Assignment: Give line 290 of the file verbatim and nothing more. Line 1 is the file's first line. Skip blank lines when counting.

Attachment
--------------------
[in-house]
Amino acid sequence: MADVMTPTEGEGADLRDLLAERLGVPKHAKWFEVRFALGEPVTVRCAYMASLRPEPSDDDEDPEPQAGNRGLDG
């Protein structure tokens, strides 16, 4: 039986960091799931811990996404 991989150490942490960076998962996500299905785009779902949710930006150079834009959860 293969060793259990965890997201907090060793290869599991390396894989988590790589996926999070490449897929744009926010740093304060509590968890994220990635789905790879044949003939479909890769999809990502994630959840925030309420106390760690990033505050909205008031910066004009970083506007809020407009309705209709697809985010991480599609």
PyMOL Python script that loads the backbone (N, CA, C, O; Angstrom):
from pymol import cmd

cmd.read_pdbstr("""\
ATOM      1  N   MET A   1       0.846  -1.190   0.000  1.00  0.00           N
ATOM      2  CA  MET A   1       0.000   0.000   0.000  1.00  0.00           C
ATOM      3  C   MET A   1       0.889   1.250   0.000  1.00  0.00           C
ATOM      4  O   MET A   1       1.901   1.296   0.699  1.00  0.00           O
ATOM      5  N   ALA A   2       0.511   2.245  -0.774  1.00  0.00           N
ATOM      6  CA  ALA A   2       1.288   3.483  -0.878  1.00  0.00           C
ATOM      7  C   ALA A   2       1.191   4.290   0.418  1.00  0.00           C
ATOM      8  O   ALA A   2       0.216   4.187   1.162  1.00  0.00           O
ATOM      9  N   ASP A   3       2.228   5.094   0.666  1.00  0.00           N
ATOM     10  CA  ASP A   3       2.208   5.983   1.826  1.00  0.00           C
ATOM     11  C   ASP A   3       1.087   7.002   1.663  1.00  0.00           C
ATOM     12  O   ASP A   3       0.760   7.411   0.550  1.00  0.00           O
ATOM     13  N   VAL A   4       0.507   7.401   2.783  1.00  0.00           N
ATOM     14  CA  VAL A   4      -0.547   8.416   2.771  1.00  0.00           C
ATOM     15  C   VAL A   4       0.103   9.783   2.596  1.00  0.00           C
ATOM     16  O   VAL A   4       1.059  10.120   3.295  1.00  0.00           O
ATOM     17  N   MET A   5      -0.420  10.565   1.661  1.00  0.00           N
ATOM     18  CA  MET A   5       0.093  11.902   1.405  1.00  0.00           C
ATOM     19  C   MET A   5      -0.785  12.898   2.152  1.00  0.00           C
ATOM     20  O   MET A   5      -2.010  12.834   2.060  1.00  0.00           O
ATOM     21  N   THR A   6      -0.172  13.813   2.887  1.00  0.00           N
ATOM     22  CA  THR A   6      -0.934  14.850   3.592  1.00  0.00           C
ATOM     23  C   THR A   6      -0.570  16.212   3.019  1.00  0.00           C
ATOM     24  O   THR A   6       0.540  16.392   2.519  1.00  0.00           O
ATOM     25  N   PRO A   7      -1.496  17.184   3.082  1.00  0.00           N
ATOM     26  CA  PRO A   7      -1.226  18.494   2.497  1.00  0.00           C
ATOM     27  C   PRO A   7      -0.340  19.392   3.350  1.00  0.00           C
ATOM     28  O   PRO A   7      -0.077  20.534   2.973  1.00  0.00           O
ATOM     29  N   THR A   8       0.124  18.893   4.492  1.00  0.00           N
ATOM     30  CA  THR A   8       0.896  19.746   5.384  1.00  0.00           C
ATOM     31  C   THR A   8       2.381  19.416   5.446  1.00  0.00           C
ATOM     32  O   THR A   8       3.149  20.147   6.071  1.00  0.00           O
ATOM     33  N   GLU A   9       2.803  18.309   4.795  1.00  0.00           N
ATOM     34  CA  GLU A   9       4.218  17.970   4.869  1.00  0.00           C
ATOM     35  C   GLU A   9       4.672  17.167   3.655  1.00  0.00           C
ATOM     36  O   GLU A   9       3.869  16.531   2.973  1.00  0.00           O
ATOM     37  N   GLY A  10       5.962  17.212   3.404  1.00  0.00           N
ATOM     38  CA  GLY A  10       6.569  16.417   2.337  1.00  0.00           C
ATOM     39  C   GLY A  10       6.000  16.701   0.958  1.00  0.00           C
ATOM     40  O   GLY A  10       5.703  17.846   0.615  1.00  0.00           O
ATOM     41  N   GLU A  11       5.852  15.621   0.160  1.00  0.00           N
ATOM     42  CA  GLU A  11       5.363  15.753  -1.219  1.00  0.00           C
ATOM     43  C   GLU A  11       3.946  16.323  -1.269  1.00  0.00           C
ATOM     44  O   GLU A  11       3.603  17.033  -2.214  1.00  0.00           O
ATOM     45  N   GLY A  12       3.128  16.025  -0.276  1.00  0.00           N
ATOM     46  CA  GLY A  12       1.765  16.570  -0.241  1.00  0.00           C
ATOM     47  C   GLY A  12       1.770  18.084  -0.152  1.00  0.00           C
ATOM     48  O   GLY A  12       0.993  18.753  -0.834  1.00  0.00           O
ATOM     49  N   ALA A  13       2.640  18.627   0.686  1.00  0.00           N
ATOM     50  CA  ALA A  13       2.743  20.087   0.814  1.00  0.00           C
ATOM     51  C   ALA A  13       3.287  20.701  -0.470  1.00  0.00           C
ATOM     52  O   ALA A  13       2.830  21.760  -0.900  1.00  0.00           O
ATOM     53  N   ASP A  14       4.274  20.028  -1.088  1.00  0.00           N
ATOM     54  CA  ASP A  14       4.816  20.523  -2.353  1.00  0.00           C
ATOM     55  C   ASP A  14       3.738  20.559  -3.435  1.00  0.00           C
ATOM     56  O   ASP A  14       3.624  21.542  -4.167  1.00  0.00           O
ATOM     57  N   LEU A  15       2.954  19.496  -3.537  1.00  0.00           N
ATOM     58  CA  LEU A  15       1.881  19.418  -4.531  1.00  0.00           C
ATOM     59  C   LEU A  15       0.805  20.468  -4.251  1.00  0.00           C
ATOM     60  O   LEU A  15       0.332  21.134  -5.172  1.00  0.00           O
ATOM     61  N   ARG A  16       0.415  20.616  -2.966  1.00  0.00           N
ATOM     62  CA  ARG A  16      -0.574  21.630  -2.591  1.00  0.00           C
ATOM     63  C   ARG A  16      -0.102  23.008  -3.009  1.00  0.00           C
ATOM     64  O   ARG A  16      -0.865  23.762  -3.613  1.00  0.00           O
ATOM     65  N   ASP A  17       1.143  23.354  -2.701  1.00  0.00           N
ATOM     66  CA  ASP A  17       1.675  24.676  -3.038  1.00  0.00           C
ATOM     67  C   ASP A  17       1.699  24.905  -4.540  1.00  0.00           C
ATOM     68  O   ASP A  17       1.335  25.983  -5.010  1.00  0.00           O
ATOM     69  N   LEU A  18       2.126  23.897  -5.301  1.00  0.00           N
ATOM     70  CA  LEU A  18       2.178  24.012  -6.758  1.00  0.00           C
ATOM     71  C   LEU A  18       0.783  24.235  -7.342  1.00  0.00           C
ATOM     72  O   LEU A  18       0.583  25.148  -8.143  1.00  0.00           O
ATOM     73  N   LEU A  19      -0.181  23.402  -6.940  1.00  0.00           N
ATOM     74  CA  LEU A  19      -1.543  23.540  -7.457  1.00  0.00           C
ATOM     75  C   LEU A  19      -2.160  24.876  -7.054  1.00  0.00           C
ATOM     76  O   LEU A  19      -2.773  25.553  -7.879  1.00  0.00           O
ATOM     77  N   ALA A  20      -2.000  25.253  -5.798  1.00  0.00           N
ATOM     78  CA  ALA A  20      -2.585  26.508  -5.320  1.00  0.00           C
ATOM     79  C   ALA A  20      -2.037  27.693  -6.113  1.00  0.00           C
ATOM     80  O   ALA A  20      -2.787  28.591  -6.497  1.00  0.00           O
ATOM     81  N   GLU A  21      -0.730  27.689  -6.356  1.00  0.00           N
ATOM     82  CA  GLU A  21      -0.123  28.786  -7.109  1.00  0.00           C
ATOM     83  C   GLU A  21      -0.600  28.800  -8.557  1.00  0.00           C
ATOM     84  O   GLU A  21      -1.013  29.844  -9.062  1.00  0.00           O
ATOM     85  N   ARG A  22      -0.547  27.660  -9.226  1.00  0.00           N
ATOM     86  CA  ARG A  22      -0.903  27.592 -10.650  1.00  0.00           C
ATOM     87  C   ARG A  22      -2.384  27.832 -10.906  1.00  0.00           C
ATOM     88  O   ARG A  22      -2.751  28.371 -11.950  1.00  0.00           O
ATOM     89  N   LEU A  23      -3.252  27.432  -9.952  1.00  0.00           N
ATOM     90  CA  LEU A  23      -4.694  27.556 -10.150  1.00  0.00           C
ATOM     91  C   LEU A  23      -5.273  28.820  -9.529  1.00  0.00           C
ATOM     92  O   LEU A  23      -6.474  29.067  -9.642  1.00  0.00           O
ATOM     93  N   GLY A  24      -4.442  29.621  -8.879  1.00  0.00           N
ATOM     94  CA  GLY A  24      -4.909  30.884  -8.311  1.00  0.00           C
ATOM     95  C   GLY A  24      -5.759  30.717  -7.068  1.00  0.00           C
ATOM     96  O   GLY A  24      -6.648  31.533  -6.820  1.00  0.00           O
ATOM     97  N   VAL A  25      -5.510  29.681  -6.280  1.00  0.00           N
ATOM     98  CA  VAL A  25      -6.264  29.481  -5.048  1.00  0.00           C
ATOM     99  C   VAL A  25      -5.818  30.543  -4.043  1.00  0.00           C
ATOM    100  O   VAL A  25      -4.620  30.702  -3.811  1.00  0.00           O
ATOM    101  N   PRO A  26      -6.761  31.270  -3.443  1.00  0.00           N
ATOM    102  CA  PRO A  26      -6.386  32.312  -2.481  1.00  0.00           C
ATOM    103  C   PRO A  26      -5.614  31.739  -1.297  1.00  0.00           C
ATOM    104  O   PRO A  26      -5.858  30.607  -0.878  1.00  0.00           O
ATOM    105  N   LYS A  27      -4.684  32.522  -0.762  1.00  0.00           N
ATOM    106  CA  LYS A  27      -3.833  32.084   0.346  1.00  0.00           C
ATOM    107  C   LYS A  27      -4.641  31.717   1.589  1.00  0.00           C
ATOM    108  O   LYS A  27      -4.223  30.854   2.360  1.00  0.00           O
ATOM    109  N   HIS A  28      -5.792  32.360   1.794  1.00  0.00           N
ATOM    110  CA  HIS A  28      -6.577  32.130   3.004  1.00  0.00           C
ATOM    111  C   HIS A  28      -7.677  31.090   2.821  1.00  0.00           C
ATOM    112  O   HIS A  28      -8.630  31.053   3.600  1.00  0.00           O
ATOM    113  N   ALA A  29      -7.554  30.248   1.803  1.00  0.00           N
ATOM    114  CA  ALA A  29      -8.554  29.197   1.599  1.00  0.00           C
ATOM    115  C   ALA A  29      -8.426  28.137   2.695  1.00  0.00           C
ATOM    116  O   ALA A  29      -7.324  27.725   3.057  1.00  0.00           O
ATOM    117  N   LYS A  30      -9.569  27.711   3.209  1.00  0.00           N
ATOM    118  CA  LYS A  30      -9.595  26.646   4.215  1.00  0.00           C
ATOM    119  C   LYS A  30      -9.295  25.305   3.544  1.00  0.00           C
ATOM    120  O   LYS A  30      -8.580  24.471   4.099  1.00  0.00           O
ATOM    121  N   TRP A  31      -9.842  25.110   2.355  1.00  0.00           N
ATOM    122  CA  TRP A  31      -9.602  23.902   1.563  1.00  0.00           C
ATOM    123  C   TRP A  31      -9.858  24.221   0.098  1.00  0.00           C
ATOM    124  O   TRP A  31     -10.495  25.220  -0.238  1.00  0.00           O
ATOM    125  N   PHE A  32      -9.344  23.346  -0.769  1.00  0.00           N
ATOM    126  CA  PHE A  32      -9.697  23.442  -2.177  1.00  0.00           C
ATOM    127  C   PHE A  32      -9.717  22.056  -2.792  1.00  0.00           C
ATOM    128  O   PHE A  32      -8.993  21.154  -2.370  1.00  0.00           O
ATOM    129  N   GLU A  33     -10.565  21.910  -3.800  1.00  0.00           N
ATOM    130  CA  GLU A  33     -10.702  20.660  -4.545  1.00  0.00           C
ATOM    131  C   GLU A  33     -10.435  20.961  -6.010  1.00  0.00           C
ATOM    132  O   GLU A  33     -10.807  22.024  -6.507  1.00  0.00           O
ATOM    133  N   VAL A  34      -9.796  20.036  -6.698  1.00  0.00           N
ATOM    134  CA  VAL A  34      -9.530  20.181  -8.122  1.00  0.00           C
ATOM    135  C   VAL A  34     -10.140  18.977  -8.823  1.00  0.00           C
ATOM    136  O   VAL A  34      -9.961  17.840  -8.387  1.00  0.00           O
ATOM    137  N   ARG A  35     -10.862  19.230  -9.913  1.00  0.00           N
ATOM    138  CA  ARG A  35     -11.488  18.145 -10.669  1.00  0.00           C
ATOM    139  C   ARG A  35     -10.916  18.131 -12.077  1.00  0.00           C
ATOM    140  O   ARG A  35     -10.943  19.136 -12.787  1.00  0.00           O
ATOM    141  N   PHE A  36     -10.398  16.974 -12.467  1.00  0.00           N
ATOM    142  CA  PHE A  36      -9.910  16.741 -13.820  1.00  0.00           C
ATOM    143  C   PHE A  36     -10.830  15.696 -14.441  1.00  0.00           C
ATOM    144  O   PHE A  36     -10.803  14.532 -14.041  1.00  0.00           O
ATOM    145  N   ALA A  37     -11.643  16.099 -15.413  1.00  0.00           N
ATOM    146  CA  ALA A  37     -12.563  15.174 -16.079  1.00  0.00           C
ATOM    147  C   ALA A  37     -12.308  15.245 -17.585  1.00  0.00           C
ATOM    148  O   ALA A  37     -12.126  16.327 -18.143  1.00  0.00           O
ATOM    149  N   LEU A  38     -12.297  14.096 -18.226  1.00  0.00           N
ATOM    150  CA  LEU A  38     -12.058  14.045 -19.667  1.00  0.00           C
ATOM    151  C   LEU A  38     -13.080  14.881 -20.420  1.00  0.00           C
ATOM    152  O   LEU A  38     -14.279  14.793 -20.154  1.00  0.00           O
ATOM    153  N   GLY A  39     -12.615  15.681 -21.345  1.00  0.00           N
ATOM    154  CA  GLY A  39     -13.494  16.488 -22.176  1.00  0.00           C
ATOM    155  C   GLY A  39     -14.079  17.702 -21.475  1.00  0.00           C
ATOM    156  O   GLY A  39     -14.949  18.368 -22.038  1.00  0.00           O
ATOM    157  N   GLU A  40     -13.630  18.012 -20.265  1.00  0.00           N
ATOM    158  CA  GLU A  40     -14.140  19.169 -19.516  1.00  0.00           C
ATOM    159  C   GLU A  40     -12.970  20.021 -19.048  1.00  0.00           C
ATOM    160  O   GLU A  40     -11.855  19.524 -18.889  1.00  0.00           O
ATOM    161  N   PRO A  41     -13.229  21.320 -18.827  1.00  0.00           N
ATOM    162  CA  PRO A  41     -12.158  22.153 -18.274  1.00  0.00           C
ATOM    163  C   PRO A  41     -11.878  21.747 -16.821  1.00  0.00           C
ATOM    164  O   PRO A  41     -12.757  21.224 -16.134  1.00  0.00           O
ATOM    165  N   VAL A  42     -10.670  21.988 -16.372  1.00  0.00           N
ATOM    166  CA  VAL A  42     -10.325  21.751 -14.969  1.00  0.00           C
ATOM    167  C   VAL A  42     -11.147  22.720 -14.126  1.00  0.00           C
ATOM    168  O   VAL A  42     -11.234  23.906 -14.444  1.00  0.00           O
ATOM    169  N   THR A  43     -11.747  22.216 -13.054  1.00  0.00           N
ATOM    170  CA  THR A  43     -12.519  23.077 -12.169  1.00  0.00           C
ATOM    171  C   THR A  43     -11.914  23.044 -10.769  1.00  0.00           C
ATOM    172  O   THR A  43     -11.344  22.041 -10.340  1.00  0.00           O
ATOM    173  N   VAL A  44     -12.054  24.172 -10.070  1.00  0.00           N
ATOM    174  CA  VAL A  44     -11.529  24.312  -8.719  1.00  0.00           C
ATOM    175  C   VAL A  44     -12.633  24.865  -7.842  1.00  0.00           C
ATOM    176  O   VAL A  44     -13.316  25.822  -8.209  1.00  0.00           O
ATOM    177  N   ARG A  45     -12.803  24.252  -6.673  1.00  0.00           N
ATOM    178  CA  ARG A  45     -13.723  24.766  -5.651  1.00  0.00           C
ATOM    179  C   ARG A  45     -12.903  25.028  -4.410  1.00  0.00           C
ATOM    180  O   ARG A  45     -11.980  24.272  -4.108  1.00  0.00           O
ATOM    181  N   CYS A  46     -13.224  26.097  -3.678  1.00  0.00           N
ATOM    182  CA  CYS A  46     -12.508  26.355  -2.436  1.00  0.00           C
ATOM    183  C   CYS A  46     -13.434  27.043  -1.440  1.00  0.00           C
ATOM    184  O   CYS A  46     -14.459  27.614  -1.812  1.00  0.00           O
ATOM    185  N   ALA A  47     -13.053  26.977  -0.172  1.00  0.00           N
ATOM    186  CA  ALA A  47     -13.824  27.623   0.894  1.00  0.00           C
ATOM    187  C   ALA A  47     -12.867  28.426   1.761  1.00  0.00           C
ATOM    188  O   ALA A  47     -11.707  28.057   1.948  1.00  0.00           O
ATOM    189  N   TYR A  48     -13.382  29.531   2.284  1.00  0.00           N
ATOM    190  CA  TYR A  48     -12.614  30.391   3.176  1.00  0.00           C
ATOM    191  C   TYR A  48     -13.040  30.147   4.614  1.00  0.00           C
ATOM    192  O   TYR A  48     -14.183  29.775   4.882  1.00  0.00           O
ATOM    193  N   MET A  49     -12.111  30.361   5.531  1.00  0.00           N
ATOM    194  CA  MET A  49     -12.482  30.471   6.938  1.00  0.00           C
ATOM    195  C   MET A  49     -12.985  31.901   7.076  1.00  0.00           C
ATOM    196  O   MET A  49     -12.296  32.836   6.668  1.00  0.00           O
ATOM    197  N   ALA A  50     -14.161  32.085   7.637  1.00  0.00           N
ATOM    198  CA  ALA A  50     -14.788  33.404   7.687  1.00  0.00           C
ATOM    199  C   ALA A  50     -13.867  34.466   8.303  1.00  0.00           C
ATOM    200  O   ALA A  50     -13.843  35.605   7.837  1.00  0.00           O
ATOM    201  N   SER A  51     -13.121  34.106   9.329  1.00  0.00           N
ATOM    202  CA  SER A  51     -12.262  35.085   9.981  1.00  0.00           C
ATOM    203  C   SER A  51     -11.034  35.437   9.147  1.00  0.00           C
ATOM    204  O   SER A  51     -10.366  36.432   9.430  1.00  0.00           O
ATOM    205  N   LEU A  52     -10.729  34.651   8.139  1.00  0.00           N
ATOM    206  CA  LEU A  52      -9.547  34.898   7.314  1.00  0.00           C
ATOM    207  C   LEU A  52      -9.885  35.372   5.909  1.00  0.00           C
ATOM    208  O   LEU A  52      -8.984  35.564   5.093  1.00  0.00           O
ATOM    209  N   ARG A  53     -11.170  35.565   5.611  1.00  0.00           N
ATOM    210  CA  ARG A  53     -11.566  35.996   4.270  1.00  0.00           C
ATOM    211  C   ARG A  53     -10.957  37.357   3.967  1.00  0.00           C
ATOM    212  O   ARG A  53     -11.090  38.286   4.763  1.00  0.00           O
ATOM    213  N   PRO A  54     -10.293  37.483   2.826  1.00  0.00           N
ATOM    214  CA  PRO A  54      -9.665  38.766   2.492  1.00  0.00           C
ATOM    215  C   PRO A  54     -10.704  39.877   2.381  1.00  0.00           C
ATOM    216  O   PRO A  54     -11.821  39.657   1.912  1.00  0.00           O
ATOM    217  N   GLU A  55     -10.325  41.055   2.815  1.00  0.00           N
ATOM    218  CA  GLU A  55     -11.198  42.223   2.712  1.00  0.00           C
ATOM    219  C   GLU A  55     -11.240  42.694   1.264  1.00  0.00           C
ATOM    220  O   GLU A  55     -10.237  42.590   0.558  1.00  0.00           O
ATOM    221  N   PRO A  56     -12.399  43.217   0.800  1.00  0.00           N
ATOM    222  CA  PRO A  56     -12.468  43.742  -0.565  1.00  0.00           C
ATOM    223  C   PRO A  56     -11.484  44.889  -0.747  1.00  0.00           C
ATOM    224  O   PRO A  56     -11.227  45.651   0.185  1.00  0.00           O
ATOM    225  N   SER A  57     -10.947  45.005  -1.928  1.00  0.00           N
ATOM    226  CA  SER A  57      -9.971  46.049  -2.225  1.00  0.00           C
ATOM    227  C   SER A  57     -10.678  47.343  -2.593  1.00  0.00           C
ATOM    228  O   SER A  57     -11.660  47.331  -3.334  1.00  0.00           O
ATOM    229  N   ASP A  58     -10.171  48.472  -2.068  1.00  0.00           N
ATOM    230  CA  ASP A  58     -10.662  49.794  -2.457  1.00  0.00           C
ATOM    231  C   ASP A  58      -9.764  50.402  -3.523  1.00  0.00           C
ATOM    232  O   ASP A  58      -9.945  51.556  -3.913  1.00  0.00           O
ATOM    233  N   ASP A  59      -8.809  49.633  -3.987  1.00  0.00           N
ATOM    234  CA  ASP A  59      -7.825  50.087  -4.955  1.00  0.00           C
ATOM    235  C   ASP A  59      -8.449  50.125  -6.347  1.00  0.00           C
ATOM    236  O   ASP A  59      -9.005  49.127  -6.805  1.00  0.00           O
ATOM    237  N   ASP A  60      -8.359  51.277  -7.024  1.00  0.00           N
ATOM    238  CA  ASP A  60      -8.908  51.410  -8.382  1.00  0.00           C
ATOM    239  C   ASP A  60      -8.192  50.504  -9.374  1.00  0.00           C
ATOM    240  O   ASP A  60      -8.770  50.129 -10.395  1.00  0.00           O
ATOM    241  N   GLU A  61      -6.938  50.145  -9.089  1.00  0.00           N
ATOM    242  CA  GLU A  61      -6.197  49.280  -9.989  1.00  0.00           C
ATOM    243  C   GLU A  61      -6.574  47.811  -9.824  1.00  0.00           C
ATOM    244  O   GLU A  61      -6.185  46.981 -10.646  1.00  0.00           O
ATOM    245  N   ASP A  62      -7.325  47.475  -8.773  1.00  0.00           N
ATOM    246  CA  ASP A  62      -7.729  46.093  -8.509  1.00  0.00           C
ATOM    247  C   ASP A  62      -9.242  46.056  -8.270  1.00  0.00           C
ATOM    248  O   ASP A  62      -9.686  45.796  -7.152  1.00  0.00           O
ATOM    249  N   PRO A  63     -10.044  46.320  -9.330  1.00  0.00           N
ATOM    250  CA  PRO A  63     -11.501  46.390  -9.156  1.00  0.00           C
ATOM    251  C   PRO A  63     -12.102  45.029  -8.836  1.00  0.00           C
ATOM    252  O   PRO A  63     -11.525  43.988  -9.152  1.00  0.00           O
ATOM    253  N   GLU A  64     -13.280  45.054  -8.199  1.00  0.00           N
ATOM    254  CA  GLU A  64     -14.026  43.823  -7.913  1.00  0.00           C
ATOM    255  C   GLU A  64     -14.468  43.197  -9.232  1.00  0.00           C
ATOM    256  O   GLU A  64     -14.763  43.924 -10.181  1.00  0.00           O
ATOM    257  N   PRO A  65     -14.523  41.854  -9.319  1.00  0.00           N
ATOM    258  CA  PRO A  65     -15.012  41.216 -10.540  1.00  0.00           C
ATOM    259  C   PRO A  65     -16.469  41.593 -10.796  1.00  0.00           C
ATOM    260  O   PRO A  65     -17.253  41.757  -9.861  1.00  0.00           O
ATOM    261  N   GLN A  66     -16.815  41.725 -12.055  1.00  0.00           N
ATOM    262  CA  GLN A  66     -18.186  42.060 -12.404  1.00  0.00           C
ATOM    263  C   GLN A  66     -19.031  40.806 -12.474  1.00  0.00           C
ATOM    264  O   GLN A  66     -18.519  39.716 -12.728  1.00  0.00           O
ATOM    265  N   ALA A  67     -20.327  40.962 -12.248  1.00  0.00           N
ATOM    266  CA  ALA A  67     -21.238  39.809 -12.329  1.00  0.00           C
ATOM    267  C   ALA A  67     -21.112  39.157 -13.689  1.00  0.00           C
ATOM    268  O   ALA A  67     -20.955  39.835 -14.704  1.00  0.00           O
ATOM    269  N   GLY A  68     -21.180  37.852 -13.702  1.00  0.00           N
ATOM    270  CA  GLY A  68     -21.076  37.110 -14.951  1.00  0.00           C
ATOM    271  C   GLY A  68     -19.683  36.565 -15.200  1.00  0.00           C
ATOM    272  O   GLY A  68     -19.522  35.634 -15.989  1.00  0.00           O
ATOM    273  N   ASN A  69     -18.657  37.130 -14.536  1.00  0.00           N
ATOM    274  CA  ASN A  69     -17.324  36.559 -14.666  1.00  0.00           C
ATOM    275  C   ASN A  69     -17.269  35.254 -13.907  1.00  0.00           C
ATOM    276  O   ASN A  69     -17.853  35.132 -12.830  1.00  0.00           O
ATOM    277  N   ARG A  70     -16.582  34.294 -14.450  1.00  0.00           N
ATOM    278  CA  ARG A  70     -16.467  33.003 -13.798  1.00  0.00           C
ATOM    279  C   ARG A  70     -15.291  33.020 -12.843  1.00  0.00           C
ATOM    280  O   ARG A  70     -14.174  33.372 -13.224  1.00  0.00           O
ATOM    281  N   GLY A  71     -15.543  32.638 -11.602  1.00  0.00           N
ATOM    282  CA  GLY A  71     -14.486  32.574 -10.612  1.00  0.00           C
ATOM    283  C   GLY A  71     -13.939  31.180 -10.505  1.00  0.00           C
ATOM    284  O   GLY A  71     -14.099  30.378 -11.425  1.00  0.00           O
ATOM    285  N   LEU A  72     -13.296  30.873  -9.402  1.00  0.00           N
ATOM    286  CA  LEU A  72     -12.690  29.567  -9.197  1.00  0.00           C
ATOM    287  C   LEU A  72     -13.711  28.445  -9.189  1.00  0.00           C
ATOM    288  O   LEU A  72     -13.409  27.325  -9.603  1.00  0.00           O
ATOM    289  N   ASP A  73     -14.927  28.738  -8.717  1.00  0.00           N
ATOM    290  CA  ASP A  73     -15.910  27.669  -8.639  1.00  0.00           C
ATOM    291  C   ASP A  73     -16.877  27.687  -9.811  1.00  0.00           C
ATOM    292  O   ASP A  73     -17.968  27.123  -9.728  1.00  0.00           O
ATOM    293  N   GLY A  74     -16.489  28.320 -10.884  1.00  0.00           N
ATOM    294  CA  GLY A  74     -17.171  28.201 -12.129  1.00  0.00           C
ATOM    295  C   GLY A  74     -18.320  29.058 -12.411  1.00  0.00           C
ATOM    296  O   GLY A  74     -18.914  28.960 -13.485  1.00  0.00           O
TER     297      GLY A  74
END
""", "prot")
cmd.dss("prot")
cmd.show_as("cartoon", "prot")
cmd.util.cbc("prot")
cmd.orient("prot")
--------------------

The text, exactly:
ATOM    284  O   GLY A  71     -14.099  30.378 -11.425  1.00  0.00           O